Physical Geography Sampling
Because it is impossible to measure everything everywhere at the same time, researchers sample. Sampling in physical geography is of the utmost importance in order to limit the amount of information that you collect, and so that you are careful that your sample is representative of the whole population. Sampling is based on three principals:
- The sample is the limited number of measurements that you make.
- The population is the total number of measurements that you might take.
- A totally representative sample is everything you need to know about the population.
For example, weather precipitation stations are located at specific locations across the country. The readings from each station are then statistically interpolated to give a picture of a large region. The same techniques can be done for soil and stream sampling. There are three types of samplying in physical geography:
- Random sampling is used where the study area is uniform. For example, in a flat, grassy field you can assume that the environmental conditions do not change within the area so it doesn’t matter where within the area you take your samples from. Random sampling should be free from bias, but it is difficult to obtain a representative sample. The number of samples taken is important.
- Systematic sampling is used when the study area includes an environmental gradient. You would sample along a line and sample points should be evenly spaced or distributed. Systematic sampling is quick and easy to do, but you must be careful not to miss variation. The number of samples that you take (the sampling size) is important.
- Stratified sampling is used when the study area includes significantly different parts or subsets. In an investigation into the effect of stream ordering on discharge, a stratified sample would be to choose sites where the two river segments of the same order join. Stratified sampling overcomes the problem with missing variation that might arise with systematic sampling. It is, however, difficult to get background data to allow you to apply stratified sampling appropriately.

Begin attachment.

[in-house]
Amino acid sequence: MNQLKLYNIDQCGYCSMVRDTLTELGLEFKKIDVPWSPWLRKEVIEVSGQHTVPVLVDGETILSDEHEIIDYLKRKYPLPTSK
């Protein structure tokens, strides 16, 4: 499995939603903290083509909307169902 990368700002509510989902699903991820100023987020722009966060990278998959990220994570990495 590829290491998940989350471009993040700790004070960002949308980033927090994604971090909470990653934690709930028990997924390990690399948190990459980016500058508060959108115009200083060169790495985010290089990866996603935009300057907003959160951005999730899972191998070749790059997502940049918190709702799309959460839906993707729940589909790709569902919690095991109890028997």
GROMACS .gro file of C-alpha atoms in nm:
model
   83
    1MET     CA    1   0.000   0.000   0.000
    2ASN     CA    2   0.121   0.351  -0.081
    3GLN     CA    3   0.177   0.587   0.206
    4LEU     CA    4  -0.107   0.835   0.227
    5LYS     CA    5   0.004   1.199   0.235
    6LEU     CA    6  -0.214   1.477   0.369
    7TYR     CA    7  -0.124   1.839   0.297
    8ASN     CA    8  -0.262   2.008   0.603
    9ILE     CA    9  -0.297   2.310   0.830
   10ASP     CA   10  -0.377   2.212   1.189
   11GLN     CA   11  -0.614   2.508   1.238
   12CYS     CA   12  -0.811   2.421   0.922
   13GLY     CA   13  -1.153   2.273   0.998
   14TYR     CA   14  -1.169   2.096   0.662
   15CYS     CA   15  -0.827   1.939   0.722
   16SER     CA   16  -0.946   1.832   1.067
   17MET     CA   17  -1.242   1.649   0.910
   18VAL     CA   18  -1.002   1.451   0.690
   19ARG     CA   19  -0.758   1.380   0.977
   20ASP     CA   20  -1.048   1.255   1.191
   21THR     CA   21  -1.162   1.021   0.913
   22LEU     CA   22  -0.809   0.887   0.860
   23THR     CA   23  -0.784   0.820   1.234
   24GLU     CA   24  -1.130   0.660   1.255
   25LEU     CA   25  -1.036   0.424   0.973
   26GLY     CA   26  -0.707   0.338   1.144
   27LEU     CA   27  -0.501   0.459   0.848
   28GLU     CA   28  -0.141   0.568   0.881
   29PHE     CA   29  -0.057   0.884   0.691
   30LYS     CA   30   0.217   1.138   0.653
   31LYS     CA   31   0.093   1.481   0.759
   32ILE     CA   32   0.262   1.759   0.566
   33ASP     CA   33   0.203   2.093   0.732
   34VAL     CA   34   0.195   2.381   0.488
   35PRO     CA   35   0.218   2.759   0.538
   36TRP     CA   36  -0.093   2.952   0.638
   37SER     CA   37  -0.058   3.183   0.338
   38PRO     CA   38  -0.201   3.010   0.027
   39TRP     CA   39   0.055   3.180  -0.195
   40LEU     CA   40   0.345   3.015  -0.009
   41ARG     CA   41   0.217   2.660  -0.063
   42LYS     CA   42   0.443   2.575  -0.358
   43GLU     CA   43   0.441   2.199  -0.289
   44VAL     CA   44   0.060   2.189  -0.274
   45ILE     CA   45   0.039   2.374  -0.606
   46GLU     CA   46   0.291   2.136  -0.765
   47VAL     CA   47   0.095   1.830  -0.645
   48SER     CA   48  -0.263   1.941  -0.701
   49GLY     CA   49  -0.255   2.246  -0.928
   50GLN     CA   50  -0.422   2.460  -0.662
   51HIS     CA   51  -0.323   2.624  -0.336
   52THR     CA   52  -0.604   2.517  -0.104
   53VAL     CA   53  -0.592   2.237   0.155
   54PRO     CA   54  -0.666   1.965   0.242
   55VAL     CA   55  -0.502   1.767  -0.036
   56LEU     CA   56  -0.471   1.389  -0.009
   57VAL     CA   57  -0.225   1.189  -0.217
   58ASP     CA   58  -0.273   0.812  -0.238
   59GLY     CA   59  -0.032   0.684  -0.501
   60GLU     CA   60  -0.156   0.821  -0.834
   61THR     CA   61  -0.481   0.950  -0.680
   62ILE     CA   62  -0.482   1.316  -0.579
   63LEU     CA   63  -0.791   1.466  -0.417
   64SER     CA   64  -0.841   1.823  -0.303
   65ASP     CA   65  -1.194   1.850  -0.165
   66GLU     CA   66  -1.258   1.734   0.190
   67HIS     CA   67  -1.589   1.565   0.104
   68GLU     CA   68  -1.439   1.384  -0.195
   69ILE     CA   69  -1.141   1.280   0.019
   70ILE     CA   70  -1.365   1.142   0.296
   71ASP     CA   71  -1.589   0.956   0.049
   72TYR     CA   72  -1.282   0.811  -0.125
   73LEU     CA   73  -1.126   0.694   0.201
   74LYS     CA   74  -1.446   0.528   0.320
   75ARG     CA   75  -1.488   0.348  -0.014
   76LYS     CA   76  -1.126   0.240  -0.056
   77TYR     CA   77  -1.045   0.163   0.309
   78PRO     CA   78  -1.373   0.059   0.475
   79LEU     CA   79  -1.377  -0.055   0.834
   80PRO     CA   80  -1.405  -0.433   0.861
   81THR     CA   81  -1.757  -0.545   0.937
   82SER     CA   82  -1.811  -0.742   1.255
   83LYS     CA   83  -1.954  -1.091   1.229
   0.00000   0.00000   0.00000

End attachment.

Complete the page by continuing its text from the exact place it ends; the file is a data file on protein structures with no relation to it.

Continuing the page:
Soil Science Research Methods
Soil testing is done by taking soil samples from different locations of the soil horizons. The soil samples are then taken to a lab for further analysis of the content of moisture, minerals, organic matter and air in the soil.
Hydrology Research Methods
Hydrology is the study of the movement, distribution and quality of water on Earth and other planets, including the hydrologic cycle, water resources and environmental watershed sustainability. A practitioner of hydrology is a hydrologist, working within the fields of earth or environmental science, physical geography, geology or civil and environmental engineering. Hydrogogy research makes extensive use of modelling to create conceptual representations of the different parts of the hydrologic cycle.
Climatology is the study of climate, scientifically defined as weather conditions averaged over a period of time. Weather monitoring stations collect information for decades about temperature; wind velocity and direction; moisture concentration in the air; and precipitation, and indicate a specific climatic condition at a specific part of Earth.
Statistics in Geography
Statistical techniques and procedures are applied in all fields of academic research; wherever data are collected and summarized or wherever any numerical information is analyzed or research is conducted, statistics are needed for sound analysis and interpretation of results.
Geographers use statistics in numerous ways:
- To describe and summarize spatial data
- To make generalizations concerning complex spatial patterns
- To estimate the probability of outcomes for an event at a given location
- To use samples of geographic data to infer characteristics for a larger set of geographic data (population)
- To determine if the magnitude or frequency of some phenomenon differs from one location to another
- To learn whether an actual spatial pattern matches some expected pattern
- Figure 1. Soil examined from a scar made by excavator. Source: Soil Sci by Paleorthid (http://en.wikipedia.org/wiki/File:Soil_sci.jpg) is in the public domain